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Devil's coach horse beetle, Ocypus olens
Scientific classification e
Kingdom: Animalia
Phylum: Arthropoda
Class: Insecta
Order: Coleoptera
Suborder: Polyphaga
Infraorder: Staphyliniformia
Lameere, 1900

See text.

Staphyliniformia is a large infraorder of beetles. It contains over 60,000 described species from all regions of the world. Most species occur in moist habitats - various kinds of rotting plant debris, fungi, dung, carrion, many live in fresh water.


Most Staphyliniforms are small to average sized beetles. The diverse group has few clear apomorphies. They have primitively 11-segmented antennae, a constricted neck well behind the eyes. The pronotum has a well defined, large lateral edge. Larval legs are 5-segmented, the 10th abdominal segment is often with more-or-less fine or strong spines or hooks. Urogomphi (paired "horns" at posterior tip of abdomen of larvae and pupae) with basal articulation.[1]

Systematics and Evolution[edit]

Staphyliniformia belongs to the Polyphaga suborder and is usually given an infraorder or series rank. It contains three superfamilies:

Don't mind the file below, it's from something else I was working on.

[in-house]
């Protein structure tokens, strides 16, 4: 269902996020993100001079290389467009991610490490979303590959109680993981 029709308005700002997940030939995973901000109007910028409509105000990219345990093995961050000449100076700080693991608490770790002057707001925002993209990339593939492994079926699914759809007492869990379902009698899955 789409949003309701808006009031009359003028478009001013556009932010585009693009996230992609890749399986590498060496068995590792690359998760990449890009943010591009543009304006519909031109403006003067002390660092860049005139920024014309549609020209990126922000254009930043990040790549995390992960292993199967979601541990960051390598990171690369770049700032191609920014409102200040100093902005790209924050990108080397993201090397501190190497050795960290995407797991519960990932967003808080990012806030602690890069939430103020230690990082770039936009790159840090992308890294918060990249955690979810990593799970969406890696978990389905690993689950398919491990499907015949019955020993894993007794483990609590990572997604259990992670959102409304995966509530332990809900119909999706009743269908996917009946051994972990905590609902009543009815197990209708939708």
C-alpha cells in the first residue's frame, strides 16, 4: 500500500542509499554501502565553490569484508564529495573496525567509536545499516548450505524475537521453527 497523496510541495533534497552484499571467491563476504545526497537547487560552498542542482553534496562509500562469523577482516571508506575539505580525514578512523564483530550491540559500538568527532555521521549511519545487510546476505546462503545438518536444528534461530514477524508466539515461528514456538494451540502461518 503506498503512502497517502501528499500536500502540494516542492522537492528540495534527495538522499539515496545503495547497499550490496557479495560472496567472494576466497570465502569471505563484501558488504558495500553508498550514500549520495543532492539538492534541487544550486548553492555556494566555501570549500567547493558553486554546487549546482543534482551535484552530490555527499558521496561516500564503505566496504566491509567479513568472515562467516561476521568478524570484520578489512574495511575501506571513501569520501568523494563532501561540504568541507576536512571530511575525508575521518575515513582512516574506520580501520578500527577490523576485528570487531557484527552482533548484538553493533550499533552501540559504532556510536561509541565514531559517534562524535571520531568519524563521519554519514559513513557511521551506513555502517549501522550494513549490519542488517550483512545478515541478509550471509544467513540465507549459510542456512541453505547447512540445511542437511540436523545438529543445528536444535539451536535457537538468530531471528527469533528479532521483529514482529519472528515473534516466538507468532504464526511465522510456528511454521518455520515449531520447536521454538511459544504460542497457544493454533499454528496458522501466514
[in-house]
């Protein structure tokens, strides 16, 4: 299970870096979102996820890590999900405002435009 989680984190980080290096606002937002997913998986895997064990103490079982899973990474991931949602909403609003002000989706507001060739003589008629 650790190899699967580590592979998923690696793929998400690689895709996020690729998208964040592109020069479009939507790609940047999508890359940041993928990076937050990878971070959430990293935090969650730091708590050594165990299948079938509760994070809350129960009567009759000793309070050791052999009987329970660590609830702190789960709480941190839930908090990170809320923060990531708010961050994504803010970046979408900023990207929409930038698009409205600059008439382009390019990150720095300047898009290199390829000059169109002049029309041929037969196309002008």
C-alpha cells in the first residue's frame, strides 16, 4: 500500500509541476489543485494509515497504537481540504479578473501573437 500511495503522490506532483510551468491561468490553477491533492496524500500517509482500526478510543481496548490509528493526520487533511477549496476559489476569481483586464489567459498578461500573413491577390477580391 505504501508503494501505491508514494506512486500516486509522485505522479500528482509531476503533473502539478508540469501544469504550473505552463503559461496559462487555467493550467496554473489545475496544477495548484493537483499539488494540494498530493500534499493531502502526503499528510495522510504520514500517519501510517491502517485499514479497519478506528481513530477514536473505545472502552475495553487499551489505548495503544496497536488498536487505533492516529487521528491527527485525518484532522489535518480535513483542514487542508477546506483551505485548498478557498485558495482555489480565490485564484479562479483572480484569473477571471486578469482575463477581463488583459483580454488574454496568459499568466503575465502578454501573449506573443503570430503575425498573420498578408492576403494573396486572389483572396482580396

Some recent studies also include the superfamily Scarabaeoidea (infraorder Scarabaeiformia), forming together the so-called Hydrophiloid lineage.[2][3] A sister group relationship of Hydrophiloidea and Histeroidea is strongly supported.[4]

The unambiguous fossil record dates back to Triassic, and an early Mesozoic origin of the group is probable.[5]

See also[edit]

List of subgroups of the order Coleoptera


  1. ^ M.Hansen. Phylogeny and classification of the staphyliniform beetle families (Coleoptera). Biologiske Skrifter 48, Copenhagen, 1997
  2. ^ M.S.Caterino et al., On the constitution and phylogeny of Staphyliniformia (Insecta: Coleoptera). Molecular Phylogenetics and Evolution Vol.34, 3, 2005
  3. ^ J.Kukalova-Peck, J.F.Lawrence, (1993) Evolution of the hind wings in Coleoptera. Canadian Entomologist, 135, 181–258.
  4. ^ R.G.Beutel, R.A.B.Leschen, Phylogenetic analysis of Staphyliniformia (Coleoptera) based on characters of larvae and adults. Systematic Entomology (2005), 30, 510–548
  5. ^ Grimaldi, D. and Engel, M.S. (2005). Evolution of the Insects. Cambridge University Press